(Minghui.org) (Continued from Part 2)
As a practitioner of cultivation, Sun Simiao not only possessed miraculous medical skills, he also had high moral values. He treated not only people, he also applied his skills to help non-humans, such as dragons and tigers.
Someone knocked at the door of Sun's hut in the mountains one night. Sun opened the door and saw a scholar dressed in white. It was raining hard outside and there were the sounds of thunder and bolts of lightning crossing the sky, but the scholar’s clothes were not wet at all. “Are you here because of your illness?” Sun asked. The man nodded to say yes.
After examining his meridian system, Sun asked, “You are not human, right?”
The man was caught off guard, and then calmed down and asked, “Why do you think so?”
Sun smiled and replied, “You came with thunder, lightning, torrential rain and howling winds. As you calmed down, all of them ceased. Your clothes were not wet in the rain and your meridian system is very unique. If I am not mistaken, you must be the revered dragon deity of the water palace.”
The man nodded and answered, “People say you are an enlightened person who knows heaven and earth well. I think you really are!”
The deity then talked about his problem. Several days earlier, he had felt especially hungry and ate things in a hurry. But something had stuck in his esophagus. He had only been able to drink some soup over the past few days to survive.
Hearing this story, Sun asked his attendant to bring a bucket of herbal soup. He told the deity to drink the soup without stopping; otherwise, his condition would be difficult to cure.
The man picked the bucket and consumed it in one gulp. There was a turmoil in his stomach and discomfort in his throat. Lowering his head, he vomited back into the bucket. When looking in the bucket, he surprisingly saw a long snake in it.
“Thank you very much for the wonderful medicine! It really solved my problem,” the man said in awe.
“Nothing special, it is just a jar of smashed garlic mixed with vinegar. The snake is unable to stand such a strong sour and spicy flavor,” Sun replied with a smile.
He continued after a pause, “Although the root of your illness was removed, your strength has yet to be restored. How about I apply a needle and you will be good once for all?” The man agreed and said yes.
Walking behind the man, Sun took out a foot-long needle and suddenly inserted it near the top of the man's head. Howling loudly, the man returned to his original shape—a giant dragon thick as a bucket covered with silver scales. He collapsed on the ground motionlessly, his two giant eyes looking at Sun.
“As I pull out the needle, please quickly run to that stone wall. If you can make it through the rocks and fly high above, your energy will be restored,” he said.
Just as he pulled the needle, he called aloud, “Now! Hurry!”
The dragon swirled his body toward the rocks. He quickly disappeared into the wall of stones, leaving a wide, deep cave behind him.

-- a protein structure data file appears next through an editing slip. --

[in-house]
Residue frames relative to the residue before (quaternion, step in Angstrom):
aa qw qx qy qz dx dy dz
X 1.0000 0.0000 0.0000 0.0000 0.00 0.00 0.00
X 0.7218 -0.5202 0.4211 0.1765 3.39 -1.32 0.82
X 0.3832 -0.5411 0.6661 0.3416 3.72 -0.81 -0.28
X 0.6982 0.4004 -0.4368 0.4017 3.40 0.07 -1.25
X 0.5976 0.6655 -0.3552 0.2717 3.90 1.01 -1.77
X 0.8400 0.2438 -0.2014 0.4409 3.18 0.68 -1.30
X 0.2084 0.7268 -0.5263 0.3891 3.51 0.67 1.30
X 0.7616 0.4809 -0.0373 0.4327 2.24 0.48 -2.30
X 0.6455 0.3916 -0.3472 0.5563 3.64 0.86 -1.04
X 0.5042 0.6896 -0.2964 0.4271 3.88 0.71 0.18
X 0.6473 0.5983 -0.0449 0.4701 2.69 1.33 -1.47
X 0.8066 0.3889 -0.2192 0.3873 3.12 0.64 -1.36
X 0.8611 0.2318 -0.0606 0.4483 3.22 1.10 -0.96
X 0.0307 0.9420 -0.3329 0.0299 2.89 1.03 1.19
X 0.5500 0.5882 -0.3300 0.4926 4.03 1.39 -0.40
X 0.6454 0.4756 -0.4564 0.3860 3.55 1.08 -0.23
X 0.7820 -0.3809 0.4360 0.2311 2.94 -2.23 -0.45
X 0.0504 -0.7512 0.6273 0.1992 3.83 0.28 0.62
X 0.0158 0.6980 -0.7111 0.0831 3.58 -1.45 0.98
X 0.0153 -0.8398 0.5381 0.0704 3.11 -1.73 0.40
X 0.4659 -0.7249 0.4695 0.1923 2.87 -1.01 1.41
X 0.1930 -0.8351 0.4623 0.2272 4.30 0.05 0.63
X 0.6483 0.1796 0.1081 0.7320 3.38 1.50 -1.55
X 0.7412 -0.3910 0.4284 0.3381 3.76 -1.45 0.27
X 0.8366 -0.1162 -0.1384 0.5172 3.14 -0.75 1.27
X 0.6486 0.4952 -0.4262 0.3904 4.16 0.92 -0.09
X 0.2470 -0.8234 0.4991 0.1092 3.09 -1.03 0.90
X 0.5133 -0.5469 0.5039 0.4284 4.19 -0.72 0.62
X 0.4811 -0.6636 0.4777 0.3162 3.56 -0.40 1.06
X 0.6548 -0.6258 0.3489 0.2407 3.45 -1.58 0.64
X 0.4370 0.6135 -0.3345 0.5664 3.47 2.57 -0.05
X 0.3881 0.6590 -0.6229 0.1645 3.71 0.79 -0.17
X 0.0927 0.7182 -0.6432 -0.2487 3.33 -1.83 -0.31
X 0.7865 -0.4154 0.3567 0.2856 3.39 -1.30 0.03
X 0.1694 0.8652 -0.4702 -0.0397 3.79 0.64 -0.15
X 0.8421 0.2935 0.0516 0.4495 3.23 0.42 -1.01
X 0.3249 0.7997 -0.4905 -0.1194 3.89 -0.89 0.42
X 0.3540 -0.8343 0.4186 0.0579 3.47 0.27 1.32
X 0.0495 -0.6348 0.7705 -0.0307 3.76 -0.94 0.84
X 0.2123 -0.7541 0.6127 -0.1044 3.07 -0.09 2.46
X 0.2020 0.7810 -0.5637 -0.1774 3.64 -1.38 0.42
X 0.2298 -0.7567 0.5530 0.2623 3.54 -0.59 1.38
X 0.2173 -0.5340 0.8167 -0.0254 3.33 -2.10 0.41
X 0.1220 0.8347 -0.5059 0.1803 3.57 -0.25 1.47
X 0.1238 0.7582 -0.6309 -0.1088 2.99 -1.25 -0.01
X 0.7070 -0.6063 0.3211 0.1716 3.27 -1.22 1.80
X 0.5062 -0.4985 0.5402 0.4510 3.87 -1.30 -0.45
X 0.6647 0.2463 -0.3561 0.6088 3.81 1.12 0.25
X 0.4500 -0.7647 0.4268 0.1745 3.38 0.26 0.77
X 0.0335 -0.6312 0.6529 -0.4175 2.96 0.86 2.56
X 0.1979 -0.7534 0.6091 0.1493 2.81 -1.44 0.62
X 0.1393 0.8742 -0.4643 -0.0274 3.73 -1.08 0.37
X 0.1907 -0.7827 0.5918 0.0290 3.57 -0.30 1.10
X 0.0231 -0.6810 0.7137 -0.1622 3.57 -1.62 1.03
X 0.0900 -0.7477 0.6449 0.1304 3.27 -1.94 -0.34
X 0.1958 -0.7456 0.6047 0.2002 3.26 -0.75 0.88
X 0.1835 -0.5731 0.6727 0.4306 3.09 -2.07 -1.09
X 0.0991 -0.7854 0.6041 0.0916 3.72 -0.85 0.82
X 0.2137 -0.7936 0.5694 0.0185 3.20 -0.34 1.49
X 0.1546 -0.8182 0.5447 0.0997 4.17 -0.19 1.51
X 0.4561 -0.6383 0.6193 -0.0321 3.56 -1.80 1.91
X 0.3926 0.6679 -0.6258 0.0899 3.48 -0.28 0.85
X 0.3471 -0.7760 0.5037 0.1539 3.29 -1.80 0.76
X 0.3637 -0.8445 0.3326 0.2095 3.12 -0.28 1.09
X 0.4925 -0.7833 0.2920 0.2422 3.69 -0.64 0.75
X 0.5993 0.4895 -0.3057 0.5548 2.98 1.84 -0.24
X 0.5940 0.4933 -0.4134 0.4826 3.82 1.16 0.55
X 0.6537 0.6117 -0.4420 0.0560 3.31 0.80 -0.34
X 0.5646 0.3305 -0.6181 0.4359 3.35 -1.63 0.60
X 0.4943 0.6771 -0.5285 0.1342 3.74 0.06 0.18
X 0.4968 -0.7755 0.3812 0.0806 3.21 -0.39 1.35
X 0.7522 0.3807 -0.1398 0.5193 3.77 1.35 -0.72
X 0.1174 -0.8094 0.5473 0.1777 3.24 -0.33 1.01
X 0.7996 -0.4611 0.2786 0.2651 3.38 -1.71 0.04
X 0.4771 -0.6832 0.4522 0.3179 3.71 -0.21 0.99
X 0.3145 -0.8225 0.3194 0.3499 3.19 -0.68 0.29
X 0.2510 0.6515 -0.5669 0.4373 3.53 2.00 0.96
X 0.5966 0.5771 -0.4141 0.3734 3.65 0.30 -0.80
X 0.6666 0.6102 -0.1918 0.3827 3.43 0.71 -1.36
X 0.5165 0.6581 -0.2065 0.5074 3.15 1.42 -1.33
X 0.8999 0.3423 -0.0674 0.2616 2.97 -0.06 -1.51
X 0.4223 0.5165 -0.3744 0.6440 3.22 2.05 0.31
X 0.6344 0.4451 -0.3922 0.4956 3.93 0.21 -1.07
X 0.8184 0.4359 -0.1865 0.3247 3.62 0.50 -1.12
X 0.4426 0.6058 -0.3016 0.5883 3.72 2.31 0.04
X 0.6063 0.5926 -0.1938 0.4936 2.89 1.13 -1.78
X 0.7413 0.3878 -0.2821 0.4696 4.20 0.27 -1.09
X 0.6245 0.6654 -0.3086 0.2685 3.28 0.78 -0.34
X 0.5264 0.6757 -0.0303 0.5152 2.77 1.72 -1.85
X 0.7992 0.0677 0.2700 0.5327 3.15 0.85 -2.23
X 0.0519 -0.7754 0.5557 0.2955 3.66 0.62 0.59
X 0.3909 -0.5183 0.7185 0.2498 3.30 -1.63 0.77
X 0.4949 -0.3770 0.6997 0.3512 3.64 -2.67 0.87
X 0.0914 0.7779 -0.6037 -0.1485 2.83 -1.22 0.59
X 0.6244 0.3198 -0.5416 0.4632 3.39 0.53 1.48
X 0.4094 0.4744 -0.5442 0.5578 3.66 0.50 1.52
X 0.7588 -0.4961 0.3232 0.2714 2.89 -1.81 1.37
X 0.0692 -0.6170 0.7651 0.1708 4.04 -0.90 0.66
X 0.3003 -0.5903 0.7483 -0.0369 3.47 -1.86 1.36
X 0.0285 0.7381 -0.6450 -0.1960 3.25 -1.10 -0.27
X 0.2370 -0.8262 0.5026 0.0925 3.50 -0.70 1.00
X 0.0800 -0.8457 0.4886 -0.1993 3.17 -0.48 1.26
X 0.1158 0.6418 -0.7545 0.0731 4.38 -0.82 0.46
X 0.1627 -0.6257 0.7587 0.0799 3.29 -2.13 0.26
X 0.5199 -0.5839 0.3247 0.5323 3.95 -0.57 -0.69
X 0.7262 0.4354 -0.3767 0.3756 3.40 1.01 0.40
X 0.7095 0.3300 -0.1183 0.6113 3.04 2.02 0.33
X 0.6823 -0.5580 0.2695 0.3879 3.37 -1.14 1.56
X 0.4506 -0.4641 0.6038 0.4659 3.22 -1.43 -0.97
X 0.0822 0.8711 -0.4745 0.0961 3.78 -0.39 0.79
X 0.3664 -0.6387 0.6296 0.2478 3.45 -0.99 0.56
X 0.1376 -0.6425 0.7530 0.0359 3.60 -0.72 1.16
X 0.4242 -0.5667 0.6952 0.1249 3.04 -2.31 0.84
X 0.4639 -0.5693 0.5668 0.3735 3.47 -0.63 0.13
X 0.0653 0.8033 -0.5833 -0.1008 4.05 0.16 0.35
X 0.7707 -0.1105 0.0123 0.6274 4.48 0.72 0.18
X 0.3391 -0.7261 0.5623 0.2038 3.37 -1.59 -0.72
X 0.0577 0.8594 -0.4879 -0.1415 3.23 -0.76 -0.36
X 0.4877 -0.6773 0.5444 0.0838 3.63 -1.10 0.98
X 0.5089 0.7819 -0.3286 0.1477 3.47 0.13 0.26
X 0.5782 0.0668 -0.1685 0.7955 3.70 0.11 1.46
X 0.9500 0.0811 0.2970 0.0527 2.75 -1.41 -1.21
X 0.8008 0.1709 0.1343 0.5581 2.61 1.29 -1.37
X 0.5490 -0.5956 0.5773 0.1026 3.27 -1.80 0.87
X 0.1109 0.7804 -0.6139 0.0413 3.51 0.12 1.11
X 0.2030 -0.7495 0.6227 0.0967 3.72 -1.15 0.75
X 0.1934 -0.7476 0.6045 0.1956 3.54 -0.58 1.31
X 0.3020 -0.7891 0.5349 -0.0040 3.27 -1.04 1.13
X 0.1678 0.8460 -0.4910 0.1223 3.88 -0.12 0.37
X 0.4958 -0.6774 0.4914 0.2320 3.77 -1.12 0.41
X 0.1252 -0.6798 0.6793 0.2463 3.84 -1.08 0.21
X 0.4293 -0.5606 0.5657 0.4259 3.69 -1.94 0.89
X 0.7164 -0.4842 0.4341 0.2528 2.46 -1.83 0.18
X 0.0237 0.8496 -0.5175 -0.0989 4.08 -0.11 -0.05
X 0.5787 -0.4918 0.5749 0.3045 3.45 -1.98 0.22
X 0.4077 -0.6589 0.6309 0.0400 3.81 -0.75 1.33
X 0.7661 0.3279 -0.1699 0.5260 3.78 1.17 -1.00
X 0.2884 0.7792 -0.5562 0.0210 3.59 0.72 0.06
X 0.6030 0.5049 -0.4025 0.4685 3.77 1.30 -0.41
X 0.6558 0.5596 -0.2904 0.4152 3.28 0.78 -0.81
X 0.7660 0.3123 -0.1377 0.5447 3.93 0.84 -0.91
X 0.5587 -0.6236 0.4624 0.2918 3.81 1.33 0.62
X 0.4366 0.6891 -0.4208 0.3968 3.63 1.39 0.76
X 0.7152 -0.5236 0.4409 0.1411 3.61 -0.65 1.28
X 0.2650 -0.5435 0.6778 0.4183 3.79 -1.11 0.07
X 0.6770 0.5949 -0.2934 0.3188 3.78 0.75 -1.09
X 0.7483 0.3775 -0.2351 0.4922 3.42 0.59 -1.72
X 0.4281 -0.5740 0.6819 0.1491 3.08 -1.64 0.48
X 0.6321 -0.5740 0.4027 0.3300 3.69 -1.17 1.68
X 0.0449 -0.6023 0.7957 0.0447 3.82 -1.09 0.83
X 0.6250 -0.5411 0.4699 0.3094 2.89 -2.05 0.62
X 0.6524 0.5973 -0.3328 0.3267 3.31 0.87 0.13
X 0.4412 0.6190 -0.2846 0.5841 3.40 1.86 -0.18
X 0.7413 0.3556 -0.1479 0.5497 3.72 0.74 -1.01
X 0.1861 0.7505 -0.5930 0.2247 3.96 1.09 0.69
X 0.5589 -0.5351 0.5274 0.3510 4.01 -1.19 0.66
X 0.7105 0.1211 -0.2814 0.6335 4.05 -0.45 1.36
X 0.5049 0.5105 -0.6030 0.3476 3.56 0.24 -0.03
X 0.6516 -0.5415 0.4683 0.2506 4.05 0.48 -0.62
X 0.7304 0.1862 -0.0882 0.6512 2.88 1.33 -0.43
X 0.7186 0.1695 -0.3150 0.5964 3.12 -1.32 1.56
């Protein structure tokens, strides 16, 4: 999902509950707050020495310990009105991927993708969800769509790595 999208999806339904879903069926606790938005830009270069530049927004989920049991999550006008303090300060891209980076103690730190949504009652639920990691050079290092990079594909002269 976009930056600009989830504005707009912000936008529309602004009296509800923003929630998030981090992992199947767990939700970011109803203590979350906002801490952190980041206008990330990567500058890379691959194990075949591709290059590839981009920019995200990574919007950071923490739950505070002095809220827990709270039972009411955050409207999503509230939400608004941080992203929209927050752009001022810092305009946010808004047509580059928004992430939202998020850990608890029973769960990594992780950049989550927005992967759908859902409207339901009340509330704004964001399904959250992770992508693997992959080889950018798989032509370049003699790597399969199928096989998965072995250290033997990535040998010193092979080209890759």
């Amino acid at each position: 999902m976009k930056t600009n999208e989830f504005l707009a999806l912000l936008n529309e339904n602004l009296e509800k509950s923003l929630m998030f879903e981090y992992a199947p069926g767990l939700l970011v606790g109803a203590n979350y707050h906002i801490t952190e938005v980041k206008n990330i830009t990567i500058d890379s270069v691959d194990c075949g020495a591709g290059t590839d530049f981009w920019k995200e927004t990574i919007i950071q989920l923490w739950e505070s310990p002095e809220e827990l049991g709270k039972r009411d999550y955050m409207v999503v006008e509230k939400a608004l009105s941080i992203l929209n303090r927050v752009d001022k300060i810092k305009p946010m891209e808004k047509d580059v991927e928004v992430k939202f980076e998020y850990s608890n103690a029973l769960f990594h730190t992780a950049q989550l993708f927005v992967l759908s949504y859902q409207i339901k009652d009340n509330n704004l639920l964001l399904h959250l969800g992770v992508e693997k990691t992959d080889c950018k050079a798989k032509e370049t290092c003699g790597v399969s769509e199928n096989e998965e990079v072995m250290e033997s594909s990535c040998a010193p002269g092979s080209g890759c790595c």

After a while, the voice of the man in white came from the sky, “Thank you for helping non-humans and setting a good example for immortals. After going back, I will forever help people by preventing droughts and floods.”
Opening the door to his hut, Sun saw lightning in the sky as the white-clothed figure shot up and then disappeared into the clouds.
Once when returning to the mountains after treating patients, a ferocious tiger leapt out from the shrubbery and blocked his way. Although as a cultivator of the Dao, Sun had already taken life and death very lightly, encountering a tiger in this way made him consider things, and he was rather taken aback.
The tiger, seemingly sensing that Sun had misunderstood its intentions, stopped about three feet away from Sun. It then withdrew its front claws and crouched on the ground, like a person prostrating oneself.
Sun felt that it was a strange situation and thought to himself that this mountain robber baron might need help, so he asked the tiger, “Do you have an illness that needs treatment?” The tiger lowered its head to the ground three times in agreement.
Sun thought to himself: dragons belong to the divine, but the tiger is the king of beasts and it harms people. Were I to cure it, wouldn’t I be committing a bad deed?
He then said, “Throughout my life, I have not treated villains, the wicked, and the harmful. You are a cruel creature. If I help you treat your illness, how do I know you will not continue to kill people?” With those words, Sun continued walking forward.
Following him closely, the tiger nibbled at Sun's coat and purred with tears in its eyes. Being a compassionate cultivator, Sun felt sympathetic toward it and was moved to tears. He stopped and said, “It would be fine if you really want me to treat you. But you must promise not to harm people from now on.” The tiger dropped Sun's coat, crouched on the ground like a lamb, and nodded.
Sun continued, “People today often do not keep to their word. I don’t know if you would do that too. So please come to me every day, and I can check your mouth to see what you ate.” The tiger nodded again.
As the tiger opened its mouth, Sun looked inside and saw a bone stuck in its throat. He took out a copper bell and placed it up inside the tiger's jaw to prevent it from biting him. He then reached his hand into its mouth and pulled at the bone with all his strength. The tiger was in tremendous pain and bit down on the copper bell because of the pain, but it did not hurt Sun with the bell in place.
This way, Sun cured the tiger’s illness. The tiger kept its promise and accompanied Sun every day. When Sun went in the mountain to collect herbs, it would carry the medicine basket and digging hoe. When Sun went to treat patients, it would carry his medicine chest and give Sun a ride to the destination.
In the ancient times, Chinese doctors always carried a bell with them. Because of this story of Sun, the bell was later called a “tiger bell”.
(To be continued)